Fall 2016  |  Goose Island State Park  |  Lamar Peninsula Texas

Project Team: Eric Alexander, Sara Bensalem, Mitch Flora, Hannah Frossard, James Holliday, Hannah Ivancie, Josh Leger, Max Mahaffey, Ola Olakunie, Qianhui Miao (Vonn), Michelle Sifre, Sebastian Rojas Sonderegger, Neive Tierney

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This project is the third at  Goose Island State Park for Texas Parks and Wildlife Department. The park is eight miles north of Fulton, Texas on St Charles  Bay where Copano and Aransas Bay converge. The Park is one of the ten most-visited in the state and is known for its winter bird watching, especially the highly-endangered Whooping Crane. The park is unique with its thick  live oak. particularly the fact that it is home to the thousand-year-old “Big Tree,” one of the nation’s largest live oaks.

Goose Island State Park’s new wetland observation platform for environmental engagement and bird watching overlooks a coastal marshland notable for attracting migratory birds. The sensitive thirty-acre habitat emptying into the St. Charles Bay was recently given to the park by the Corp of Engineers to manage—in exchange for concessions to a new nearby residential development.

During the winter season many migratory birds visit the wetland, especially Sandhill and Whooping Cranes that come there to feed on blue crab, which are plentiful during high tide. Views to this new area are not easily accessible because of a slough and wetland scrub, which separate it from a small native-grass meadow bordering a parking lot. To gain views to the wetland, the park authorities asked Gulf Coast DesignLab students to present their ideas for a raised observation area that would serve the park’s environmental educator—a place for her to talk about stewarding wetland habitats and the local bay systems. It would also provide a new viewing platform for birders who migrate to the park each winter.

The six-foot high observation deck had to be wheelchair accessible, which required a seventy-foot ramp. Responding to the native grass meadow as distinct from the wetland, students developed a one-hundred-foot long screen-wall that incorporated narrow vertical slots, making the wall opaque at times or opening up a bit, depending on one’s viewpoint when walking toward the viewing platform. The wall partially shields the platform/ramp as it provides a backdrop for the native grasses, important for the health of the local ecology which the environmental educator plans to discuss. Passing through the entry portal, the wetland partially comes into view and opens up as the visitor moves up toward the observation area.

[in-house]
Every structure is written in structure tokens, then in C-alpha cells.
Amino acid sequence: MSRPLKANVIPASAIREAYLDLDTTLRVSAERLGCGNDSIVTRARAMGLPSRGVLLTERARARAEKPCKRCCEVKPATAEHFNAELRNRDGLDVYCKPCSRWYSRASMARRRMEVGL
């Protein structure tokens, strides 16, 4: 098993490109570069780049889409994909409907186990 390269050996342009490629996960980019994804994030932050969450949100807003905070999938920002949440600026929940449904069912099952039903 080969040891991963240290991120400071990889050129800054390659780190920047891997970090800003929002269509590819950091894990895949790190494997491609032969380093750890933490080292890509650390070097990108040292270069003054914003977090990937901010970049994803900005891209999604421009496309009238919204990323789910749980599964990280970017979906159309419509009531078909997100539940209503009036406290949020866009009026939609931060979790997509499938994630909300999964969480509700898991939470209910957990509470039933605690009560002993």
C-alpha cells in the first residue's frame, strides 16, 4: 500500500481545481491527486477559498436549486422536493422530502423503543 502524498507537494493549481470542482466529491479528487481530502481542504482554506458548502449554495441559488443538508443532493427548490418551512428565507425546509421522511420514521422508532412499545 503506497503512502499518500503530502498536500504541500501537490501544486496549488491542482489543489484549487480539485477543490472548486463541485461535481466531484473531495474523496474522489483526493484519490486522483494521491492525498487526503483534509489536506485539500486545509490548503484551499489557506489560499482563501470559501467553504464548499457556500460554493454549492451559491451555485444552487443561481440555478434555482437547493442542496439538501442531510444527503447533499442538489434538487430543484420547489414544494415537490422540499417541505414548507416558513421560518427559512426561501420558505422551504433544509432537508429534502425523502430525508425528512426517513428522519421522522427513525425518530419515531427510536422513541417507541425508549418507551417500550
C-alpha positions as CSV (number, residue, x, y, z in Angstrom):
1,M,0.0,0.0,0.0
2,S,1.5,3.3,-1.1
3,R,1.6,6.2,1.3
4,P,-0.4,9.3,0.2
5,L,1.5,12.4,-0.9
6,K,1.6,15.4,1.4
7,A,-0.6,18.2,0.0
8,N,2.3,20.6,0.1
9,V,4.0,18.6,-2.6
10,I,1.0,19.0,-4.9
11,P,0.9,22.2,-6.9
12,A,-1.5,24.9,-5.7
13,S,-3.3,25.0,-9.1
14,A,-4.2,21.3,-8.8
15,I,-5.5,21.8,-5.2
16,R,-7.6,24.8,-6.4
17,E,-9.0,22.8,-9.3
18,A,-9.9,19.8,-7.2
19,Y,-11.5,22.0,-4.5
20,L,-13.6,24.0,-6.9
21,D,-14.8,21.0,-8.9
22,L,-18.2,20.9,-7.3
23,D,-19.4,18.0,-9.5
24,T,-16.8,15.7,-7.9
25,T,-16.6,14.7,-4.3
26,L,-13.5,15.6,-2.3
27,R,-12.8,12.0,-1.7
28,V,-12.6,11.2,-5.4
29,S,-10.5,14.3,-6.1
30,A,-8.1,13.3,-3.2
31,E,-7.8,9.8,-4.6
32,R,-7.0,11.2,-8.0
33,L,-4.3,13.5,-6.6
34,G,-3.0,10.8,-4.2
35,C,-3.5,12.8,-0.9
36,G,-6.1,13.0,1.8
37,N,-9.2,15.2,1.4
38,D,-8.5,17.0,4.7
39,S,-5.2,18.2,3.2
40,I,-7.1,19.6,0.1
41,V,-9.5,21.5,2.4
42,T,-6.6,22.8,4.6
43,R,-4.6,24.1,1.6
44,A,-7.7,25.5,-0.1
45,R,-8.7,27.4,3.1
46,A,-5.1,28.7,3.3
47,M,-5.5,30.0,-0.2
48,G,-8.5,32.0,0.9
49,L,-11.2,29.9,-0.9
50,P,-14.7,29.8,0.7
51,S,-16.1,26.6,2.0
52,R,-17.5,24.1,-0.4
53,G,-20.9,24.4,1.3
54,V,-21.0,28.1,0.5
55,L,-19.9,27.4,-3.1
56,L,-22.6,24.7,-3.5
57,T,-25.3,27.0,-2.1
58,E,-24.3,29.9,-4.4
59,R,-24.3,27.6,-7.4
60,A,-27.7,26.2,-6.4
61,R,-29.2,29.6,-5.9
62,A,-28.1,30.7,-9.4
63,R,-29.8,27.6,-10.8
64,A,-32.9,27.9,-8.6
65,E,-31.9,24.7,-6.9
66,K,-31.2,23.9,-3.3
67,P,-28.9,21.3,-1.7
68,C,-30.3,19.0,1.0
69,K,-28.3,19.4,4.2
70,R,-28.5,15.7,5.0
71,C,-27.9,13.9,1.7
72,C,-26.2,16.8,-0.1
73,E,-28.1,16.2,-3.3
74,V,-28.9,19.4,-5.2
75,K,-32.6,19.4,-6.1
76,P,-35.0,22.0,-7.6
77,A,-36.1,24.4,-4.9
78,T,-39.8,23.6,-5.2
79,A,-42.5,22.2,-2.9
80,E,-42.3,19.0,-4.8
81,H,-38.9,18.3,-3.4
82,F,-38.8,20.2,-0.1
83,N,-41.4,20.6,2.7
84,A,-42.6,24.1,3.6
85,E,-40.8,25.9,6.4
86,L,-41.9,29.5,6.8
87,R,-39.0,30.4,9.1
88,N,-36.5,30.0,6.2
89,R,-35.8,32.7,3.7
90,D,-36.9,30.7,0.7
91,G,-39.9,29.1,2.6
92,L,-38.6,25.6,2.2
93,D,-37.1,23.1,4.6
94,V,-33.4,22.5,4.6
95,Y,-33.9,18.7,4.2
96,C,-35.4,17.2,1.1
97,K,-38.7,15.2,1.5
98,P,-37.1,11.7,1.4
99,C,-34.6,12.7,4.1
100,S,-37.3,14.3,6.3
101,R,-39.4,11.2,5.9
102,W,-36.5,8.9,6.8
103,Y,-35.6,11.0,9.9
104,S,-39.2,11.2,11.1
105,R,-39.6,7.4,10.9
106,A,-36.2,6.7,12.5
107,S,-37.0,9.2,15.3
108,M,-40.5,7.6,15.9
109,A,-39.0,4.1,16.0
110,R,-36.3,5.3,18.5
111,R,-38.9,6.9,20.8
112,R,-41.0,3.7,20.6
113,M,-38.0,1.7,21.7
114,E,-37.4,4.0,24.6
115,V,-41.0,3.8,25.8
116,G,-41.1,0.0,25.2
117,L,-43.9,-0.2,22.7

The advanced design studio was coupled with a seminar that challenged students to consider their ethical role as designers—and citizens—regarding global warming and its impact of the Texas gulf coast. Acting on this through their design/build project, part of their mission was finding ways to encourage environmental stewardship through a greater appreciation of the local landscape. Over the fifteen-week semester the project was designed, partially fabricated on campus and then fully installed on site.

Arch Daily awarded this project The Best Student Design-Build Projects Worldwide, 2017

The American Society of Landscape Architects recognized this project with a national “Student Collaboration” award, 2017

The American Institute of Architects, Ft. Worth chapter recognized this project with a Student Design award, 2017

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